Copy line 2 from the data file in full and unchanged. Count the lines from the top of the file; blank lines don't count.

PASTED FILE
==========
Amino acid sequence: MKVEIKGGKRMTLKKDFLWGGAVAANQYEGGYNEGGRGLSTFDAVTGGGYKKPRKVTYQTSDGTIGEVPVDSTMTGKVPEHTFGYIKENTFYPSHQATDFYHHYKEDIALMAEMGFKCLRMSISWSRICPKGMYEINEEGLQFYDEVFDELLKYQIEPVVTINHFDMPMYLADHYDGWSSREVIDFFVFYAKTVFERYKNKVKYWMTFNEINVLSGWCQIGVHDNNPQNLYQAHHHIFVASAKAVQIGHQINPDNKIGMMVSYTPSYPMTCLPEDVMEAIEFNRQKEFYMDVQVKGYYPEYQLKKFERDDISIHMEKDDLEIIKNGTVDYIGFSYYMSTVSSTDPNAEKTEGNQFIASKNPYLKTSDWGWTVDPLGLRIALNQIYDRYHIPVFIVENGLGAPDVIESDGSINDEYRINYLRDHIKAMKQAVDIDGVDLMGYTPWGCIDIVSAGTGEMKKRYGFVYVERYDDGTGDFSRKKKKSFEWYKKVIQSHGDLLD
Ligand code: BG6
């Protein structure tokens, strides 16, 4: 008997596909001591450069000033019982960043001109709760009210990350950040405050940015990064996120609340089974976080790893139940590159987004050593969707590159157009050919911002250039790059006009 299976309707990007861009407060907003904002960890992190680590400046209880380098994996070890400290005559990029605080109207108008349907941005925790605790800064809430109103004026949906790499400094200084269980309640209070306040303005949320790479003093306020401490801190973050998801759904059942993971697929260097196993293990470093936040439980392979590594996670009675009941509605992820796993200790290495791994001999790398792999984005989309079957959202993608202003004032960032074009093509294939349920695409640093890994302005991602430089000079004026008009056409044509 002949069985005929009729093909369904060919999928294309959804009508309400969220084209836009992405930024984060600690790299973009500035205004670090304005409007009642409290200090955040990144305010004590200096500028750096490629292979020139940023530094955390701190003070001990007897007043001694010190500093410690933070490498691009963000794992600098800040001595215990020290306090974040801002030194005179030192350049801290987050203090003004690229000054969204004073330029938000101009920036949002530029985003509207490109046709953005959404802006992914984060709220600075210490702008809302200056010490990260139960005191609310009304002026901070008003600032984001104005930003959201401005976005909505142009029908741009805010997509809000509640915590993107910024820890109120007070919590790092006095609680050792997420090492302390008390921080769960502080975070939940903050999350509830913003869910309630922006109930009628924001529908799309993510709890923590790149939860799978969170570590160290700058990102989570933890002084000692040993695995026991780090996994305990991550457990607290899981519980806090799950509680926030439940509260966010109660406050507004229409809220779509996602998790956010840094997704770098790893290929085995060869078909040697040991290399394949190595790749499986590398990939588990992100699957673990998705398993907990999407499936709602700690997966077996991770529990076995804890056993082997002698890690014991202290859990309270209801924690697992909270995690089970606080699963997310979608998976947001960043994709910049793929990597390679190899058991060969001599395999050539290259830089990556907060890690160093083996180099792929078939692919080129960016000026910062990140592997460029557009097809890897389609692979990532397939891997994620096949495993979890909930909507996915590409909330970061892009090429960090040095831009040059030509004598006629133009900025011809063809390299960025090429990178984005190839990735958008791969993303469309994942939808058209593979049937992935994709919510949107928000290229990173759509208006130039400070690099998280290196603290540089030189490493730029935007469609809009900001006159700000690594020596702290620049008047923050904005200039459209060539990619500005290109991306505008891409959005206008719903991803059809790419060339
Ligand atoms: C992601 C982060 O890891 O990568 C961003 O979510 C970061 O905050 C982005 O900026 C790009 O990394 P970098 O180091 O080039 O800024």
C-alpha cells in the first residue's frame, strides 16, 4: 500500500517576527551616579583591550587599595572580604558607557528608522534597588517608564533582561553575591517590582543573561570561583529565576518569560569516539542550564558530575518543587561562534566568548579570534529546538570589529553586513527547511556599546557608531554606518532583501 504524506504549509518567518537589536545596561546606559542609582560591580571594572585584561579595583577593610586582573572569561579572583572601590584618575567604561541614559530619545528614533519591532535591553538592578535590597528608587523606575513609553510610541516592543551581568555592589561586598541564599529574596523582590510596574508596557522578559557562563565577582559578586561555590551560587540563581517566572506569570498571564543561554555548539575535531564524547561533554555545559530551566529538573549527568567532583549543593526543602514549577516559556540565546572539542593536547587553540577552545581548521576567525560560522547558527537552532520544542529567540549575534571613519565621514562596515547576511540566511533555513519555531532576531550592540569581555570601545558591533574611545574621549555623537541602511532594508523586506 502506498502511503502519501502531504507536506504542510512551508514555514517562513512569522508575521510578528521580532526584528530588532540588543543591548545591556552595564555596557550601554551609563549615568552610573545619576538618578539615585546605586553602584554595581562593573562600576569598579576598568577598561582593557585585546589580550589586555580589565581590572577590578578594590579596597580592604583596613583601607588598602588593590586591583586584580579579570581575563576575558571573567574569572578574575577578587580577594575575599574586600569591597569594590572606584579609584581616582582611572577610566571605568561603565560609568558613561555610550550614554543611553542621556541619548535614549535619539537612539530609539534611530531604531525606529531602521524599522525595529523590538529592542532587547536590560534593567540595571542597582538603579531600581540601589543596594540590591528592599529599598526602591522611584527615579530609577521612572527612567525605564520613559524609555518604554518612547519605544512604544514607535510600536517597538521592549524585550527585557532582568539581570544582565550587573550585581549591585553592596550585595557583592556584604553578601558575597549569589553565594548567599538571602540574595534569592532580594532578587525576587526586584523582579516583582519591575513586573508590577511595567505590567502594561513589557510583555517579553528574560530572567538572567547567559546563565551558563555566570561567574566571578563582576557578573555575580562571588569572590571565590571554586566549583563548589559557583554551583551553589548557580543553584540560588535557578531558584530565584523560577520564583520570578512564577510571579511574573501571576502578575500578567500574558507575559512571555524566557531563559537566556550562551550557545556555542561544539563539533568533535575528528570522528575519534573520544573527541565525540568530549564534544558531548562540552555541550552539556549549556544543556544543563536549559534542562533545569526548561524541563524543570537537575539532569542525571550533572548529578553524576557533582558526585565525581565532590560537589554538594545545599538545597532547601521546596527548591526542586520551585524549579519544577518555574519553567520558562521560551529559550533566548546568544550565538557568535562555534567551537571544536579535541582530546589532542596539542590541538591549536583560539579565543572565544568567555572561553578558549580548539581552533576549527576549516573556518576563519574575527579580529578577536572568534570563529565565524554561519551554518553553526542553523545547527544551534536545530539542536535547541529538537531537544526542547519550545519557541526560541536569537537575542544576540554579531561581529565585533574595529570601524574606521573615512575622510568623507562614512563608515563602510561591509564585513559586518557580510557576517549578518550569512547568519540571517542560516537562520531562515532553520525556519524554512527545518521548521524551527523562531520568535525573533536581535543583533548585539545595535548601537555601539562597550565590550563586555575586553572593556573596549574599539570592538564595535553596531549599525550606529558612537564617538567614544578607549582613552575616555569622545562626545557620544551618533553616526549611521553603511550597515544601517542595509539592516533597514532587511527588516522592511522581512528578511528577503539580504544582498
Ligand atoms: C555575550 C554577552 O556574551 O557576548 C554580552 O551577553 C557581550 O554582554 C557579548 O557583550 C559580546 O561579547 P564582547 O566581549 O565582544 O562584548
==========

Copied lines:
Ligand code: BG6